And the senior and provincial titles since then, of course, so much so that come St Patrick’s Day a core group the Ballyea squad will have played in every final from Under 10 to Croke Park.”
“For Ballyea to do that,” he exclaims. “You might expect it from Kerry or from Cork teams, but Ballyea.”
Still, Kelly knew from afar that there was something special brewing — that there was a Canon Hamilton in the club, even if he dared not dream beyond that into the territory that the black and amber now occupies.
“I always thought that we’d win a senior championship,” he says, “but it was provided that the football wouldn’t interfere. The football. We had Kilmihil, we had Cooraclare, we had Clondegad, we had Lissycasey.
“To get them all out of the way, and it’s a very hard thing to say and you don’t want to say it, but we would get the gain out of it and that’s what happened. When they [the football teams] did lose that’s what made it for Ballyea.
“We had them all together and they could train. Before the Éire Óg game I was up at the field several nights watching them train and they only had nine or ten lads and the majority of them were junior lads.
“There were four or five hurling with the county; there were two or three with the football and then there were the club football teams. It’s a miracle to do what we’ve done, because there were so many obstacles to overcome. To get the bond with the players number one, number two the football had to be out of the way, number three we got no injuries and number four we rode our look in a lot of games and we’d be the first to admit that.”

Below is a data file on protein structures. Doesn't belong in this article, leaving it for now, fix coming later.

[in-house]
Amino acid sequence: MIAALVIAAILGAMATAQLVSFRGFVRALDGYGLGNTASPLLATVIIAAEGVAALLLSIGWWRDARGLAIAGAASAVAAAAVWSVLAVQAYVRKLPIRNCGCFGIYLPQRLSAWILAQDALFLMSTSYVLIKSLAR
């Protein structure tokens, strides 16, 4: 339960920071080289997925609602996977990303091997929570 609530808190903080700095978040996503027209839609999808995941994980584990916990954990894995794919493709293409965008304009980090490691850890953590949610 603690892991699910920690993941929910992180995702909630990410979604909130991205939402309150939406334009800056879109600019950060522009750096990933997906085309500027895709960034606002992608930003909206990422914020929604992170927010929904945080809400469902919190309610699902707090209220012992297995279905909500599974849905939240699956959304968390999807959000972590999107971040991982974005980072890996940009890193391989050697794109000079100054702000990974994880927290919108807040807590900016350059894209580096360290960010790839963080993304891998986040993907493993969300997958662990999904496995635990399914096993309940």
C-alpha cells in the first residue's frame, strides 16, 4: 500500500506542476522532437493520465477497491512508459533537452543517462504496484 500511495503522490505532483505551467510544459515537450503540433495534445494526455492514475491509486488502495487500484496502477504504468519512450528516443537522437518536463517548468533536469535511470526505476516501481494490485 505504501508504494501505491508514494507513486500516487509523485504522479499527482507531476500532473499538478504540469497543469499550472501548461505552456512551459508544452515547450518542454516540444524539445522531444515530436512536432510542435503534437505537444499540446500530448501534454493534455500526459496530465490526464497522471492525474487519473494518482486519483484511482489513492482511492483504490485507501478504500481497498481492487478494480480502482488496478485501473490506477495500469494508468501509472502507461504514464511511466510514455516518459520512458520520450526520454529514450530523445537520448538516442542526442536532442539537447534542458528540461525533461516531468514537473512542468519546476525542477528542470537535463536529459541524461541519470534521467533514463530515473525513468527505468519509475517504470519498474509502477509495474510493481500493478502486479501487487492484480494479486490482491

Yes it’s been some journey – not just in 2016 as it rolled into ’17, but over many years from the small peaks and gains of junior and intermediate glory through to the very summit of the game.
“You live for the day you’re in,” says Kelly, and he’s talking as much about those underage days in the Lenmac Tournament and beyond, or dodging the stones himself as he pucked ball in Mike McTigue’s field long ago.
“It’s hurling, hurling, hurling,” he says once more, “and of all the days I remember the day we went to two counties with the kids. We went to Limerick first, played in Doon and afterwards we brought the lads to the swimming pool. Then we cut across country to Tipperary to play Kildangan – Fergie O’Loughlin was training them. I always say to Stan (Lineen) you played in a pair of tights that day, you were so cold. There was snow falling and we played with a reddish/pink hurling ball – it was Kildangan that had it. We got back late again that night, but that’s the way it was, it was hurling, hurling, hurling and more hurling. I suppose we were mad. Maybe we were, but there is no one saying it now.”
A glorious madness.
Out of which All-Ireland winners are made.